After touching Myanmar, Cyclone Mocha is expected to land in Bangladesh midday on Sunday with 170 km/h winds (106 mph). The storm is heading towards Cox’s Bazar, a significant travel and tourism centre in Bangladesh, but also the home of 9 million people that reside in makeshift homes in the largest refugee camp in the world. Red warning flags have been raised.

Since forming in the Bay of Bengal, the tropical cyclone has intensified, with sustained winds of 259 kilometres per hour (161 mph) and gusts of up to 315 kph (195 mph), according to the Joint Typhoon Warning Centre. The cyclone is equal in strength to a category-five hurricane. About half a million people are being evacuated to safer areas in south-eastern Bangladesh ahead of a cyclone that could be extremely dangerous.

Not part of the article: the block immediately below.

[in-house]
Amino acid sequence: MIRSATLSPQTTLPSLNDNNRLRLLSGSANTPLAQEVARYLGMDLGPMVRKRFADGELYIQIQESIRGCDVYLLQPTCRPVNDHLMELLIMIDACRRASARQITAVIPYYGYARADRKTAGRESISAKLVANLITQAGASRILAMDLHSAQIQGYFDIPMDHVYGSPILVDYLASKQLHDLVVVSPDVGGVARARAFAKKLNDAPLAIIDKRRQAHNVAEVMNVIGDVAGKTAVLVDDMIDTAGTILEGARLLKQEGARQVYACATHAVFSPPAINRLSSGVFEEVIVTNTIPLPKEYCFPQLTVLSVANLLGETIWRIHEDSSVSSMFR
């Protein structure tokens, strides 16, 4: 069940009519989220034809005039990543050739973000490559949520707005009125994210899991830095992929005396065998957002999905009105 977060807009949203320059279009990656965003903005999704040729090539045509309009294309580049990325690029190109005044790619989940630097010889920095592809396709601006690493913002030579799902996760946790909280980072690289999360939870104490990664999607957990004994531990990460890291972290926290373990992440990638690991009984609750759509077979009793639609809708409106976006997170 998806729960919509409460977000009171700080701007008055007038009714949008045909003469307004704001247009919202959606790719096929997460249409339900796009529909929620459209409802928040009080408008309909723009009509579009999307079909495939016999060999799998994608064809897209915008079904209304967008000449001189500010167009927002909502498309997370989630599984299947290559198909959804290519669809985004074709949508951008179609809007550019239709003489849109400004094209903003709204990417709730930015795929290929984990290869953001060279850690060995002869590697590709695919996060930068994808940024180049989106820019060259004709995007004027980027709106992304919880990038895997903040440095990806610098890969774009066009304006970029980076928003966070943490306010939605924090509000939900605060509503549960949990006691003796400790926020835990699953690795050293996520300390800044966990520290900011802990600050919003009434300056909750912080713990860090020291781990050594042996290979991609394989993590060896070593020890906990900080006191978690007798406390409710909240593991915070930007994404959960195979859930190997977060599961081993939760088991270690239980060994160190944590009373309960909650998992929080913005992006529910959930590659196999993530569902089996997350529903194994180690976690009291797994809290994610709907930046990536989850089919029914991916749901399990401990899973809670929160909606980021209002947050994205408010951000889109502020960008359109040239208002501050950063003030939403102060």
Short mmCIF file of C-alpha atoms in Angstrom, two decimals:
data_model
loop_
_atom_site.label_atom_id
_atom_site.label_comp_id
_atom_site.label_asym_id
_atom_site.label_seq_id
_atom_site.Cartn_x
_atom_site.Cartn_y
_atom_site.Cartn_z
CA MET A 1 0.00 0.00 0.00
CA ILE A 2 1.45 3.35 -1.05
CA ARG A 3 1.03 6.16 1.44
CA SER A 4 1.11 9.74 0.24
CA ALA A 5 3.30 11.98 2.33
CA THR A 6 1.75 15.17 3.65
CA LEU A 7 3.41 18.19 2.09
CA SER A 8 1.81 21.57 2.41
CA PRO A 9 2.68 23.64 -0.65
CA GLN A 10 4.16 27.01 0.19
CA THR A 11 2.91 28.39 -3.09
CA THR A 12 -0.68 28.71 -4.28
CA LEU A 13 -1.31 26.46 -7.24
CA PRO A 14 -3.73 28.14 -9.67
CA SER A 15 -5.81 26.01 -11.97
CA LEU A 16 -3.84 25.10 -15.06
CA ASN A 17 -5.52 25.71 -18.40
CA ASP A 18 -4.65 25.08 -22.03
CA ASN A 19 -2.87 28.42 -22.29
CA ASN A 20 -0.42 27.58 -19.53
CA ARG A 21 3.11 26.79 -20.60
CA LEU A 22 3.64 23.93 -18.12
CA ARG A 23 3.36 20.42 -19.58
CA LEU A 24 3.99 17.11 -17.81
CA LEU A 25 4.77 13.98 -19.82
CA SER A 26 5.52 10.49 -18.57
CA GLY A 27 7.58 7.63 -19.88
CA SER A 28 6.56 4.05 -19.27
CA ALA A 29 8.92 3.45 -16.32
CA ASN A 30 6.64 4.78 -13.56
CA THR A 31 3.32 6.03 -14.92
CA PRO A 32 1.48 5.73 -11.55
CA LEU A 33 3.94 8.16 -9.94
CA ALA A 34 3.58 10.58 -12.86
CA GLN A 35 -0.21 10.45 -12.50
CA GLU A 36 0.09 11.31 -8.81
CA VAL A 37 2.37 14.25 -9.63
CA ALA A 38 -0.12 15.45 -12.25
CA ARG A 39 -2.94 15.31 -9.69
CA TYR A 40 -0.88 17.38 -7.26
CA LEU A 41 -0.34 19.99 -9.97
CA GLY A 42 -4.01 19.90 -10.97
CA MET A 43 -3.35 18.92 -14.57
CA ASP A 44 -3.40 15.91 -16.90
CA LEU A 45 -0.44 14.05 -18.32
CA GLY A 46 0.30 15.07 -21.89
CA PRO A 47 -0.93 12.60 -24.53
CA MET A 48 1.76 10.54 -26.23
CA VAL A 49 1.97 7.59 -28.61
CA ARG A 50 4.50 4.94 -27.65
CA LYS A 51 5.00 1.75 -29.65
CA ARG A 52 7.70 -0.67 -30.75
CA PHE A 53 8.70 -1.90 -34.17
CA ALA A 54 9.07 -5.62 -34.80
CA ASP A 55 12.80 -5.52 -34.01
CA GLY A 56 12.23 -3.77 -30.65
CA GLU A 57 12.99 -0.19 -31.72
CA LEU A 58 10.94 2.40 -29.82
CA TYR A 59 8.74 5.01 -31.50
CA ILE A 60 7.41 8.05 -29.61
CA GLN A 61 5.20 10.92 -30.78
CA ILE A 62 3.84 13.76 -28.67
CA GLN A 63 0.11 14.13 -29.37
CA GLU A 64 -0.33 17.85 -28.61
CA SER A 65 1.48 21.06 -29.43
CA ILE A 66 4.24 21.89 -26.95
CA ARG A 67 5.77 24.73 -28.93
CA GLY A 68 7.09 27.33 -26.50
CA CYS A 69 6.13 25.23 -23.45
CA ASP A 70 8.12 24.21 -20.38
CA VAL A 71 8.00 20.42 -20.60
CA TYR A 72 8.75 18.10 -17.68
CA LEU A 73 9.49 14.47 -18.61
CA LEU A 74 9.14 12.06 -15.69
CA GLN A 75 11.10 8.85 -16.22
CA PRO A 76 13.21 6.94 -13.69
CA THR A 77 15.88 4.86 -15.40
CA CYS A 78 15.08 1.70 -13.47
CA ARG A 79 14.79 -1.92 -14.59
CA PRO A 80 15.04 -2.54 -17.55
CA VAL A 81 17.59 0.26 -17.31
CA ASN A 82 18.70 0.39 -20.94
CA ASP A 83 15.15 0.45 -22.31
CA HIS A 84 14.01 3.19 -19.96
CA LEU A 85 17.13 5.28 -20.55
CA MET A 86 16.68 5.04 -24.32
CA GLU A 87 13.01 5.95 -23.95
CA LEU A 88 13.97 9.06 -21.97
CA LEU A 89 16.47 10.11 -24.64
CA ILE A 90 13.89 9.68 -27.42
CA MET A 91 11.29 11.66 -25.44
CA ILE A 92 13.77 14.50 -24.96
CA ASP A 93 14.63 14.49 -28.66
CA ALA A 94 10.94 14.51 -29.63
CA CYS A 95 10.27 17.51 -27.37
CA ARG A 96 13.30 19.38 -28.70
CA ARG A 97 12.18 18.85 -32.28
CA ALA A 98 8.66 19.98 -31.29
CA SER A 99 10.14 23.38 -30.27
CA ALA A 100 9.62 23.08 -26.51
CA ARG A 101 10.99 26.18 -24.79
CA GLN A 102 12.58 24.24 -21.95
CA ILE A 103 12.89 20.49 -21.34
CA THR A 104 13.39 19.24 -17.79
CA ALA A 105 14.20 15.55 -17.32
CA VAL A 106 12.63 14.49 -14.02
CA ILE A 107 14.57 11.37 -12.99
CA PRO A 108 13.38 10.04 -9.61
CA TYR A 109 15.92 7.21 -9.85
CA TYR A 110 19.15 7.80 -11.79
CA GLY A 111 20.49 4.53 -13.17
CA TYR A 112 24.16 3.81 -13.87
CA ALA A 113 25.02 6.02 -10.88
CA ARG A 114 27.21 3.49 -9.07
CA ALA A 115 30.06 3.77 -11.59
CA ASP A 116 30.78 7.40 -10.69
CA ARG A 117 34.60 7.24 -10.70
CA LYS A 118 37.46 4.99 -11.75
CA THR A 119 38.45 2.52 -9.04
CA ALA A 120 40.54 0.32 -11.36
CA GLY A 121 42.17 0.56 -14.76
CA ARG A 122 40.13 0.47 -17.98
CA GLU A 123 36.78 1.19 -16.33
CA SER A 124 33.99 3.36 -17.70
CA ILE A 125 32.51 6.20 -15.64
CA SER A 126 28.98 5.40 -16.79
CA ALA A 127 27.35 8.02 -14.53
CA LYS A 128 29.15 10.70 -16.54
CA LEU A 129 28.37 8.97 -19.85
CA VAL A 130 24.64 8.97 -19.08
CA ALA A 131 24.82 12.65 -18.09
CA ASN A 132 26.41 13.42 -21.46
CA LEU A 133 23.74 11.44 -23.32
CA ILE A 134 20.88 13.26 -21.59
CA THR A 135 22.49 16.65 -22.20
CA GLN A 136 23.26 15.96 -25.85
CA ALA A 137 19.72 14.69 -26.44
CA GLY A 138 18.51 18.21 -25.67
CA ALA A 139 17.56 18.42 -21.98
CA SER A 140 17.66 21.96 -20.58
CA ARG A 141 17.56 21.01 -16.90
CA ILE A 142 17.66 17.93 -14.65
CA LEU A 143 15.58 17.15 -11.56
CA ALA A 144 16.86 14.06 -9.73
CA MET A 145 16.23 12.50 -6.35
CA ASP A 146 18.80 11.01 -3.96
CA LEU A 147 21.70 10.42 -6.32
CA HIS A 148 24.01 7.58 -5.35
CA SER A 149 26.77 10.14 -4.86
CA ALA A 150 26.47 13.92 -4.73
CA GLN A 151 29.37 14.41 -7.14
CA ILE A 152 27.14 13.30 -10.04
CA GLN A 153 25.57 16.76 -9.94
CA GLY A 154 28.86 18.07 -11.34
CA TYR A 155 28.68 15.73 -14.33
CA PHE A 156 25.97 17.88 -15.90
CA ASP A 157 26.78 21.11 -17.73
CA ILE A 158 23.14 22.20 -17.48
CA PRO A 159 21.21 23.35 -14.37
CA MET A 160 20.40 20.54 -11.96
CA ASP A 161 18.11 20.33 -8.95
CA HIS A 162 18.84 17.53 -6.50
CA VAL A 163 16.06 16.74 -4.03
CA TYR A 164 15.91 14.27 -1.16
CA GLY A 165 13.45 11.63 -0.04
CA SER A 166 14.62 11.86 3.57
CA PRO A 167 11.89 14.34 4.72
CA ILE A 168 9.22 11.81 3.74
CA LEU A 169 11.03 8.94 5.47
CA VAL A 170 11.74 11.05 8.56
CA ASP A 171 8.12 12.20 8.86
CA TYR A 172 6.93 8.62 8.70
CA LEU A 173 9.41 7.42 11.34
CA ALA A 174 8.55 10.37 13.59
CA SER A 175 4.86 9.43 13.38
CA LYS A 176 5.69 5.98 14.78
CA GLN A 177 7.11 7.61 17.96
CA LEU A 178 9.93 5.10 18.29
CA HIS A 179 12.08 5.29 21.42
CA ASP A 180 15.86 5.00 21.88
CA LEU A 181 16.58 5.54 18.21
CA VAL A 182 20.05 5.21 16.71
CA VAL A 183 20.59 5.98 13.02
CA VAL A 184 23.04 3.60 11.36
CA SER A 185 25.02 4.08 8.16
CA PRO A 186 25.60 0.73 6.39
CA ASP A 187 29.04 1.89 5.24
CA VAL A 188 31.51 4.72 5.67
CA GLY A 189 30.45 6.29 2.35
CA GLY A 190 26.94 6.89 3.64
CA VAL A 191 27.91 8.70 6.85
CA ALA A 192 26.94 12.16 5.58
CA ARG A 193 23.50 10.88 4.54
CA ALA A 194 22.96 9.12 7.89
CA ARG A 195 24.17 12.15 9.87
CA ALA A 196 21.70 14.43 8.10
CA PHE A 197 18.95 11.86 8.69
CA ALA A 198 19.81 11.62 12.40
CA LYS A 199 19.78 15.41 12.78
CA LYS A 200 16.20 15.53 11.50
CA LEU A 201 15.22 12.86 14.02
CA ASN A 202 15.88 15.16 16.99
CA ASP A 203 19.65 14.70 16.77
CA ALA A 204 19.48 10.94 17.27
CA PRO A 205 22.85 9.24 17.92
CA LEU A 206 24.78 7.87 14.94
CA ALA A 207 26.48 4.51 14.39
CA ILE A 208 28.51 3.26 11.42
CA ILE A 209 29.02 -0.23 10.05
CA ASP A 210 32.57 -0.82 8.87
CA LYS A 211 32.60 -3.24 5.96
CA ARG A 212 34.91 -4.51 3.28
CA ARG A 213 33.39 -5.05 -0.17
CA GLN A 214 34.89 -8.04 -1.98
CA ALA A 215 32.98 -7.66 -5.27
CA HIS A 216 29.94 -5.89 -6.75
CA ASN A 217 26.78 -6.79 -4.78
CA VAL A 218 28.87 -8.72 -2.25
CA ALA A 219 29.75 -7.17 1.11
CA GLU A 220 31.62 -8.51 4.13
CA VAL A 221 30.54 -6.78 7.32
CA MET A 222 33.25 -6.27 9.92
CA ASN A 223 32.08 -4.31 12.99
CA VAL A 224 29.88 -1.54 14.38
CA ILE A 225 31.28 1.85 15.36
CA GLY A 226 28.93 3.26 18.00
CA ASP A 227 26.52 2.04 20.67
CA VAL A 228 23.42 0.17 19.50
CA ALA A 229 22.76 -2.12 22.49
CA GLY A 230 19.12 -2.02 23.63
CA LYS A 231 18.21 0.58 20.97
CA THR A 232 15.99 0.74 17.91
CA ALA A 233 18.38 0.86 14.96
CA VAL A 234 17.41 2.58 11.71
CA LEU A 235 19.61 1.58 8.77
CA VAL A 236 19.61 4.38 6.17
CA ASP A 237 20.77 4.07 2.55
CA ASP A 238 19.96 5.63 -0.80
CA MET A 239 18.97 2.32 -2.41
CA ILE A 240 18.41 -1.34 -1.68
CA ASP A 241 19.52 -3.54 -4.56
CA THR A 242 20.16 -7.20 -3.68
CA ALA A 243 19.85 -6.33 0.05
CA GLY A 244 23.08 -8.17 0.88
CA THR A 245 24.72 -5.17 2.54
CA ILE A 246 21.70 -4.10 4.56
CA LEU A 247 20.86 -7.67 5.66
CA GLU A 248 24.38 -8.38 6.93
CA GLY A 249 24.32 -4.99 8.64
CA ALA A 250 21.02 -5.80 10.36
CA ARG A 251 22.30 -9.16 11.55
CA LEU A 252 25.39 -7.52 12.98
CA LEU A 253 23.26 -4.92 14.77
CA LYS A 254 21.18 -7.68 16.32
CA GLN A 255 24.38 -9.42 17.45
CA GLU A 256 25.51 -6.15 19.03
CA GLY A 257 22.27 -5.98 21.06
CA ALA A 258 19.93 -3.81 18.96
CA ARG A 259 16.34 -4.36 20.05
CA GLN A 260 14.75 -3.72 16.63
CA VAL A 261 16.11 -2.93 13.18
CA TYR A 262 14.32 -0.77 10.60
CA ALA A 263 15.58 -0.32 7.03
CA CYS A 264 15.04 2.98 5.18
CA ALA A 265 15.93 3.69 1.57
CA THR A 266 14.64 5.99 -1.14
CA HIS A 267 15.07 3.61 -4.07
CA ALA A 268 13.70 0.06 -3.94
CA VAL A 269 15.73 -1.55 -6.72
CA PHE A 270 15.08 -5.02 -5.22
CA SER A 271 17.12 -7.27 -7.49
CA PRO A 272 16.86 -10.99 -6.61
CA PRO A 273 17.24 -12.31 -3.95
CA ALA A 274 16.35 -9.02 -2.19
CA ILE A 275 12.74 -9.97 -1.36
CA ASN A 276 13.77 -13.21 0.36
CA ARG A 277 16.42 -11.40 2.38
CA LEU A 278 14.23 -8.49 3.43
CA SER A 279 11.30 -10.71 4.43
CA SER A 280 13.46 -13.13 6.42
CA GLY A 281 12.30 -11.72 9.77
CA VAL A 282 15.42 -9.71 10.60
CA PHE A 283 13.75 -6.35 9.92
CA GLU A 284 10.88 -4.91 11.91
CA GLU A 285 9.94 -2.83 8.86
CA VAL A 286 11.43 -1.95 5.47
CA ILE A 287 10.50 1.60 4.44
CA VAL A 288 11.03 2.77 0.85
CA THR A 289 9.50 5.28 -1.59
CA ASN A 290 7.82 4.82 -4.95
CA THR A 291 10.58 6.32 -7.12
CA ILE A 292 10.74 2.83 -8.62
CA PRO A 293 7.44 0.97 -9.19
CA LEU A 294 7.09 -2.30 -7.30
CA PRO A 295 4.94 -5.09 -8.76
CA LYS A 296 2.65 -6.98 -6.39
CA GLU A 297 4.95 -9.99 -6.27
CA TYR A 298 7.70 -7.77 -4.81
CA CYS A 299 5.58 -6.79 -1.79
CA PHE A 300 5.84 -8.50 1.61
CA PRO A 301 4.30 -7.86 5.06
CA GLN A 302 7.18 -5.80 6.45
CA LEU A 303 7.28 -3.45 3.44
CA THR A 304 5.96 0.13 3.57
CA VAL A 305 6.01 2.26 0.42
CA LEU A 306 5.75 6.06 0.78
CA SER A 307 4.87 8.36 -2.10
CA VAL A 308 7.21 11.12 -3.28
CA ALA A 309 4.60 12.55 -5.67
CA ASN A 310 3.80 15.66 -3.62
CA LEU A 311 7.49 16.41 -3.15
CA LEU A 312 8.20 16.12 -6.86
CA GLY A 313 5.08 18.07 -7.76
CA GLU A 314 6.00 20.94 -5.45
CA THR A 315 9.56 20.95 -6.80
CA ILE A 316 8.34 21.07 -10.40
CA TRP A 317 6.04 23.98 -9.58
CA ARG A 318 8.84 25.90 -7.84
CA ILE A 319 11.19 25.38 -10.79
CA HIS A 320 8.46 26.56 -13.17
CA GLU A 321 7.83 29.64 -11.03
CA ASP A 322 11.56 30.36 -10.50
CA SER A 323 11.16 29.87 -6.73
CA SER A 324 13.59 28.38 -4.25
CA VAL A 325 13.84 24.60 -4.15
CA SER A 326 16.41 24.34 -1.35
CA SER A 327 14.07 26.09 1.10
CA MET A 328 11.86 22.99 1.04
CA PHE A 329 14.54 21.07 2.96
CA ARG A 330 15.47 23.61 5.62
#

Cyclone Mocha made landfall on Myanmar’s west coast Sunday. International aid agencies warn of the potential for a major disaster. The Bangladesh Meteorological Department said Sunday that Mocha will likely move north-north-easterly across Rakhine State in Myanmar and “completely cross” south-eastern Bangladesh’s Cox’s Bazar.

According to World Tourism Bangladesh Chairman Mohammed Hakim Ali, the situation in Bangladesh’s capital Dacca is ok. Still, he was concerned about Bangladesh’s most important travel and tourism destination Cox’s Bazar. It is not only famous for its long natural sandy sea beach but also its fantastic hospitality, fresh seafood, marine drive, kutubdia, Moheshkhali Island, and amazing St. Martin’s Island.

Mainly Cox’s Bazar is famous for its main attraction. The unbroken length of 150 km (93 mi) is also known as the “longest natural unbroken sea beach” in the world. It has many popular attractions, including Shoilo Propat, making it well worth a visit.

Cox’s Bazar is a city in Chittagong, Bangladesh. It has many popular attractions, including Shoilo Propat, making it well worth a visit at normal times. Climate change has brought changes and stronger storms and floods to Bangladesh over recent years.